Heroes Two (1974; Blu-ray edition), starring Fu Sheng and Chen Kuan-tai. Directed by Chang Cheh.
SORRY about the delay for the second entry; I had so many ideas as to what this installment had to be, I got myself in a bit of a pickle, deciding which one to use next. Luckily, this reissue popped up on Tuesday from the fine people at Media Blasters (under their Tokyo Shock imprint), only a week past the second announced release date for this Blu-ray version of a popular film from the unique movie sub-genre that is Hong Kong action cinema. Considering how the end product turned out, any delays MB had taken in doing this movie proper turns out to be justified!
In terms of "old school" martial arts movies, many have seen Heroes Two (1974), the first of director Chang Cheh's"Shaolin cycle" of movies, less as a classic and more as a "quickie" mainly because how fast it was put together. (It was being filmed concurrently with what would be the sequel, Men from the Monastery, also 1974.) Cheh had his own film production company in Taiwan set up at the time, and he was under pressure from Shaw Brothers to make hit movies for them at a fraction of the cost of an epic like his own The Water Margin (1972; co-directed with Wu Ma and Pao Hsueh-li).
Possibly due to fight choreographer Lau Kar Leung's proficiency in the "Hung Fist" martial art, Cheh picked up on some old Chinese history and the account of how a student of the Shaolin Temple, Hung Hsi-kwan, wound up developing his namesake martial art that is still practiced today. (Or was Cheh inspired by The Prodigal Boxer, an independent release from '73, which is an earlier telling of the story of Fang Shih-yu, played by Meng Fei? The film is full of Shaw regulars and features as an action director Lau Kar Wing, younger brother of LKL.) Cheh covered the stories of Hung and fellow Shaolin heroes (like Fang and Hu Hui-chien) in four of the eight movies he would make in this series. (The other three were new stories with new characters, and people like Hung would only be mentioned by name.) After Cheh and his co-scripter Ni Kuang, the three constants in these films were the usage of authentic martial arts styles (primarily Hung fist, of course, but even this was stylized for the movies) and actors Fu Sheng and Chi Kuan-chi (Kuan-chi's only a background player in HT, however). While not an epic in scale and its execution, it still contains an epic's worth of fun, thrills and "heroic bloodshed".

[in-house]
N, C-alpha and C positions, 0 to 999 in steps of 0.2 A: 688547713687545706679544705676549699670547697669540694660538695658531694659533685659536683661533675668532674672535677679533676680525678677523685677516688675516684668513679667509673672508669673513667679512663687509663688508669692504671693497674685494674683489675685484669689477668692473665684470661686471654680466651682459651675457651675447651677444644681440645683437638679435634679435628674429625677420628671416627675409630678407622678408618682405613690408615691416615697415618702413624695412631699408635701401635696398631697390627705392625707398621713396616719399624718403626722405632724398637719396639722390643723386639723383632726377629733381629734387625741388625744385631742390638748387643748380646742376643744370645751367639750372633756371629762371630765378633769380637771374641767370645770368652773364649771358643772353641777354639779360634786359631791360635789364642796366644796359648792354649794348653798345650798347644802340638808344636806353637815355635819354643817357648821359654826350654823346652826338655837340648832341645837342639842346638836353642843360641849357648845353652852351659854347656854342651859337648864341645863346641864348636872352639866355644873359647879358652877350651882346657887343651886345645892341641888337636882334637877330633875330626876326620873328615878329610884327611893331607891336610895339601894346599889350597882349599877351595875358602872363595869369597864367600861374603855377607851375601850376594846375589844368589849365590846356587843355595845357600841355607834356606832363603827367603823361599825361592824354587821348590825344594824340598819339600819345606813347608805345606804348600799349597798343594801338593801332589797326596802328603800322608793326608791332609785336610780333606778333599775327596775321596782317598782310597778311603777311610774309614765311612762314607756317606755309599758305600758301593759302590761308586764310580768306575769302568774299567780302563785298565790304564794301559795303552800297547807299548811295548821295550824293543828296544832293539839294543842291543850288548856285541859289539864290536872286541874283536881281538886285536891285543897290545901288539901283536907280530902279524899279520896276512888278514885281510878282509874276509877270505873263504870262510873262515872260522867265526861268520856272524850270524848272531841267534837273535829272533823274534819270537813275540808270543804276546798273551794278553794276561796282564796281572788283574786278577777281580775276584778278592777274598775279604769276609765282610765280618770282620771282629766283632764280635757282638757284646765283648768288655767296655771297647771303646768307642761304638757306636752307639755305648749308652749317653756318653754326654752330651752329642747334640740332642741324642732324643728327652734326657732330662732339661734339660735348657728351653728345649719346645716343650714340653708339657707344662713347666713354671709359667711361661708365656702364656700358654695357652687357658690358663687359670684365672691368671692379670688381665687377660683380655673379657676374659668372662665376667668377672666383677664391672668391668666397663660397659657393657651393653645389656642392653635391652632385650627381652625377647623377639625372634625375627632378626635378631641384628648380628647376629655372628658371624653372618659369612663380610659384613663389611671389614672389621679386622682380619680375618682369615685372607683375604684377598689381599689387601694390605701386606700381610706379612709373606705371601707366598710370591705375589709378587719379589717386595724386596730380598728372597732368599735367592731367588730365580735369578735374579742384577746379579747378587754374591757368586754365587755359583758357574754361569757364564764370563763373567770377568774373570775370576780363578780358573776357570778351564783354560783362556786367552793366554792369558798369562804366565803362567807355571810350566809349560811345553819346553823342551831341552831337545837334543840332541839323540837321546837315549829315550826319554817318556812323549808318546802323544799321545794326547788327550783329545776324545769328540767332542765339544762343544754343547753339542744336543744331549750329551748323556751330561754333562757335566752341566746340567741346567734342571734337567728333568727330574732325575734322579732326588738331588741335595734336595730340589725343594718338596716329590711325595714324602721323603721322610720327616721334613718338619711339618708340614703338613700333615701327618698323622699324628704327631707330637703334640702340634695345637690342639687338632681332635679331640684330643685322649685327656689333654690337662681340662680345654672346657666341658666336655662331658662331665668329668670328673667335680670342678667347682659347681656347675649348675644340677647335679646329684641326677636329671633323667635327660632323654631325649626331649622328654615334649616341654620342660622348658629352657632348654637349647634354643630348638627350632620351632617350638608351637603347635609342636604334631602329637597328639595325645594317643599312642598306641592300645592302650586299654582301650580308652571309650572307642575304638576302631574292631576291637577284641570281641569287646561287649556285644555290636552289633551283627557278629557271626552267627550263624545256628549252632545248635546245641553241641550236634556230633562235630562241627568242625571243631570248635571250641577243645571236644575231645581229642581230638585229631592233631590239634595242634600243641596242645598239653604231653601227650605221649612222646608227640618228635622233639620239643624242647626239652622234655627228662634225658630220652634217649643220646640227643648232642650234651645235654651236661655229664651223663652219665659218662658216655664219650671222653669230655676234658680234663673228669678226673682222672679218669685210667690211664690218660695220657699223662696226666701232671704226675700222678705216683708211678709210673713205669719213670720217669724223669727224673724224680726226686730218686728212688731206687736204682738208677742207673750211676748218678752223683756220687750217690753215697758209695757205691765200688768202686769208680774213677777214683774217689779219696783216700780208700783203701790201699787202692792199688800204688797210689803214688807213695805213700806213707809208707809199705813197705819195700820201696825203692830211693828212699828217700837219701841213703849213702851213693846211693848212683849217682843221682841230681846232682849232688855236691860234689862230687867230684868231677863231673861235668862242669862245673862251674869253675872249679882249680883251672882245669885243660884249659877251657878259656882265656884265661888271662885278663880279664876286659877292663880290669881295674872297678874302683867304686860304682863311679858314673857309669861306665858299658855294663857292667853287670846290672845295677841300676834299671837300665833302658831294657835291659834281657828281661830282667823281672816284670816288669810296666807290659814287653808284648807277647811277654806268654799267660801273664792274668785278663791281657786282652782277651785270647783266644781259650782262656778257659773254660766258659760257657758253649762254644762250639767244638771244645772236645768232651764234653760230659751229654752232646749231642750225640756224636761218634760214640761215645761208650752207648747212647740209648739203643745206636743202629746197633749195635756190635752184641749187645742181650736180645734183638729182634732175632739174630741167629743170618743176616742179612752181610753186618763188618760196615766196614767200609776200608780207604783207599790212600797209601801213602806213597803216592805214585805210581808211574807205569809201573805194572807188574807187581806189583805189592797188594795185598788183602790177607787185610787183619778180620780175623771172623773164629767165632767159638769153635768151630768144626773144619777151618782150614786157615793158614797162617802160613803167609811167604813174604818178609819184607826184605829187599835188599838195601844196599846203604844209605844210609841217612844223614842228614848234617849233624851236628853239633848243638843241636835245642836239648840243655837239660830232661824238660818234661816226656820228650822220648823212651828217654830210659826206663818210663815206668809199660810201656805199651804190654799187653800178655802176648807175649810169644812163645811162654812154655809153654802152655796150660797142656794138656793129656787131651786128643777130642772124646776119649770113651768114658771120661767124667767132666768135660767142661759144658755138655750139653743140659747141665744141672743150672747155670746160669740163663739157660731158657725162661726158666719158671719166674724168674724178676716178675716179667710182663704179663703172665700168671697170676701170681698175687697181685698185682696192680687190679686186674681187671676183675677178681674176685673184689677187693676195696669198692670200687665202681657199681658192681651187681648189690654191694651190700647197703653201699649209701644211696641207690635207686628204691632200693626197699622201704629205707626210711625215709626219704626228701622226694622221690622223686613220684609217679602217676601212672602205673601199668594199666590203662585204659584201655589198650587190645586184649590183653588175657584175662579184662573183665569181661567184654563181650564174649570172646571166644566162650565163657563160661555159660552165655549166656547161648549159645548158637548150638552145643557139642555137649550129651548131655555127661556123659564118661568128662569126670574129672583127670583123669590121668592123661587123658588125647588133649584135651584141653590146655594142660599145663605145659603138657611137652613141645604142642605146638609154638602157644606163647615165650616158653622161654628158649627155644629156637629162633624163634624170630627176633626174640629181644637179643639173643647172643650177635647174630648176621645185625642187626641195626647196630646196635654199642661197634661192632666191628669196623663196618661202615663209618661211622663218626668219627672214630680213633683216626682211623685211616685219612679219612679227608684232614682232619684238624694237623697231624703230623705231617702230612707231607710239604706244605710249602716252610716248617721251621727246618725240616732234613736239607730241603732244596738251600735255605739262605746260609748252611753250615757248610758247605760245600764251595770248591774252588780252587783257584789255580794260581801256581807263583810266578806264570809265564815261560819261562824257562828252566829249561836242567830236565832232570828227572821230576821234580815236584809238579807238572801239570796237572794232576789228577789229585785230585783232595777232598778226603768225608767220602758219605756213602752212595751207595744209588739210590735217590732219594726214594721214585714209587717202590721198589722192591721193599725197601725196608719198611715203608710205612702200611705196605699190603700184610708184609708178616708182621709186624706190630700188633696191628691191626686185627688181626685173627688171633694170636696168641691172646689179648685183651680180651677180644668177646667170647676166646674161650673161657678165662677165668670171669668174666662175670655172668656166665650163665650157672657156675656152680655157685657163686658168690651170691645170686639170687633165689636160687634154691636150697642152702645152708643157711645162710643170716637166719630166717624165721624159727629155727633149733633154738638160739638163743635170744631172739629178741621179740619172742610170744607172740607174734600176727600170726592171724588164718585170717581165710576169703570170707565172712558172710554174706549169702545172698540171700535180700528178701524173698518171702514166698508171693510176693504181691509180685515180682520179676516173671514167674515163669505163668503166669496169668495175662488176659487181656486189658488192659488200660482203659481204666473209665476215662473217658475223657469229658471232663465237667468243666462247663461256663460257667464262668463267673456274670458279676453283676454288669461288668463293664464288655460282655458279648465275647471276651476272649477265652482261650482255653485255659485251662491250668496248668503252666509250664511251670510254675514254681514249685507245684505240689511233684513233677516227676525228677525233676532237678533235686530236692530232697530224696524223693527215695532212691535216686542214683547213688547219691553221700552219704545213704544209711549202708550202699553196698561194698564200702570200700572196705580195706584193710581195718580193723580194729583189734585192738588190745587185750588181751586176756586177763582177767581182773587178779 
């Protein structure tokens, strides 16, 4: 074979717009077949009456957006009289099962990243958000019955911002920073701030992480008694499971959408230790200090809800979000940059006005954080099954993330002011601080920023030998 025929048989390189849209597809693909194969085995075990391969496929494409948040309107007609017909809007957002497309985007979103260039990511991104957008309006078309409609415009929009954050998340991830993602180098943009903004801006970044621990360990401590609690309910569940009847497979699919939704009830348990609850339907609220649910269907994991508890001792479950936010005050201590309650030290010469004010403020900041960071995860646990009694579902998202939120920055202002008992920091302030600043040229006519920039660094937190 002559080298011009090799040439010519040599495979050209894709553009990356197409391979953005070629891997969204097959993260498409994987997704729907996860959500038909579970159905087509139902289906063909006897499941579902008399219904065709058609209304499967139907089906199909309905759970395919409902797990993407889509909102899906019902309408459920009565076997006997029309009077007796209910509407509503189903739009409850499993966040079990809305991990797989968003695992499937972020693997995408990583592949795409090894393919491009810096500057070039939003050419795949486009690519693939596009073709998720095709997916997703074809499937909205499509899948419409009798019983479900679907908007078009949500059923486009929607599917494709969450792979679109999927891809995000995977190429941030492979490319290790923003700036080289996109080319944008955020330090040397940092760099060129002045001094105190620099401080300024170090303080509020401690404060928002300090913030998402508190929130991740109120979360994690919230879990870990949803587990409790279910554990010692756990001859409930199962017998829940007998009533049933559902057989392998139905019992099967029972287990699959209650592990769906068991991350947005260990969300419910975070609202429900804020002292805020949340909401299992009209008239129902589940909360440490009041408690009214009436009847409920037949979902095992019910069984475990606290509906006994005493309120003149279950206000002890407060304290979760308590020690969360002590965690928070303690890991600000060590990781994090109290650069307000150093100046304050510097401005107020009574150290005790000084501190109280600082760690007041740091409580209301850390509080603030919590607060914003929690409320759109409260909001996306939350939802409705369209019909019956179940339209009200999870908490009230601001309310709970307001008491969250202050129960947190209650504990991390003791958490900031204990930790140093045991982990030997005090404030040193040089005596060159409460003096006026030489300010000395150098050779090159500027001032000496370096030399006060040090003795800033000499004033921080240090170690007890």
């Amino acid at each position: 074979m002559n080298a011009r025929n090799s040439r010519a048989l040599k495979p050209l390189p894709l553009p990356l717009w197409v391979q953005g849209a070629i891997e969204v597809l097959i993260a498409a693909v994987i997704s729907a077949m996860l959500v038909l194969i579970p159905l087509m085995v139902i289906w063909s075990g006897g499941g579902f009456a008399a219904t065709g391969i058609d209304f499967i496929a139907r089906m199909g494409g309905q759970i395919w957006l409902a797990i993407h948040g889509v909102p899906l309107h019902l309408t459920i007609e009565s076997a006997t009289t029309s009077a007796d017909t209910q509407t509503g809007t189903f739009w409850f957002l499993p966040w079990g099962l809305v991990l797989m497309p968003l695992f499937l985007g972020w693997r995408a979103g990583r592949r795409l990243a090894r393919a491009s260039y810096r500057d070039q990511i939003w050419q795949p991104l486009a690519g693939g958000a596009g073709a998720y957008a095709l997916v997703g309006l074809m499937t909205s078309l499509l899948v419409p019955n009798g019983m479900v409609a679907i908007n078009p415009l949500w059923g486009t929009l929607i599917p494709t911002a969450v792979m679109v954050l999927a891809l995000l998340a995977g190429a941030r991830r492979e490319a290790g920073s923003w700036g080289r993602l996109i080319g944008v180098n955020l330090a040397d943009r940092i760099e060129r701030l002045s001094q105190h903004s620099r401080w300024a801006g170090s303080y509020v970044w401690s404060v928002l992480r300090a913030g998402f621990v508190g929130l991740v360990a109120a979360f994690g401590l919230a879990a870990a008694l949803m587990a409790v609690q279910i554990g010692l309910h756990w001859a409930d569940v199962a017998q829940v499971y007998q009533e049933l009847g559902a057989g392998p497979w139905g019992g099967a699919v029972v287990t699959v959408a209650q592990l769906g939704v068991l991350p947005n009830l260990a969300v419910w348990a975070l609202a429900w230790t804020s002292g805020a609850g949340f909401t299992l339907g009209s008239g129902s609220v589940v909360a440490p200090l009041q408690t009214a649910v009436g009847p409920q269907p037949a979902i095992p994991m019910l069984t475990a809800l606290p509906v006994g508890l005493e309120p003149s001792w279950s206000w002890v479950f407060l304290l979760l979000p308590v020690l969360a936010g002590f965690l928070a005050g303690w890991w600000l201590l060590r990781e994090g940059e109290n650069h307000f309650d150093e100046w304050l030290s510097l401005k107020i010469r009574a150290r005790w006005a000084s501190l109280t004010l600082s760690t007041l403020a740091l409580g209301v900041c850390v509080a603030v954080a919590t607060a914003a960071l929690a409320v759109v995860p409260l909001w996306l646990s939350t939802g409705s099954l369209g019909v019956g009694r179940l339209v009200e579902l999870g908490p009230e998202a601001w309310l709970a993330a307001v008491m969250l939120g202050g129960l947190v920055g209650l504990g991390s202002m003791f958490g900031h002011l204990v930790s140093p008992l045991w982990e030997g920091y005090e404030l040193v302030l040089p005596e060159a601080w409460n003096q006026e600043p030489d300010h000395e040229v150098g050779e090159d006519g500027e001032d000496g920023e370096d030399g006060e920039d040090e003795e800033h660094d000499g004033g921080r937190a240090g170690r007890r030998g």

HT begins with a wounded Hung Hsi-kwan (Chen Kuan-tai) killing Manchus as he escapes from the burning down of the Shaolin Temple; the Manchus, led by General Che (Chu Mu), begin to hunt him down in hopes of finding out where more Shaolin escapees may be.
As sure as Hung's outfit is black, we soon see another Shaolin fugitive clad in white, Fang Shih-yu (Fu Sheng), who gives off a strong air of righteousness that borders on arrogance in his capacity of being a hero. (The moment anyone finds out his name, they readily know who they're dealing with, such is his reputation.) More importantly, despite both being from the temple, Fang and Hung have yet to meet. (It's conveyed Hung was in and out of the temple often, compared to Fang.)
Because of this, the Manchus easily convince Fang that Hung is a thief and murderer they're trying to catch; not long afterward, he unwittingly helps them to nab him.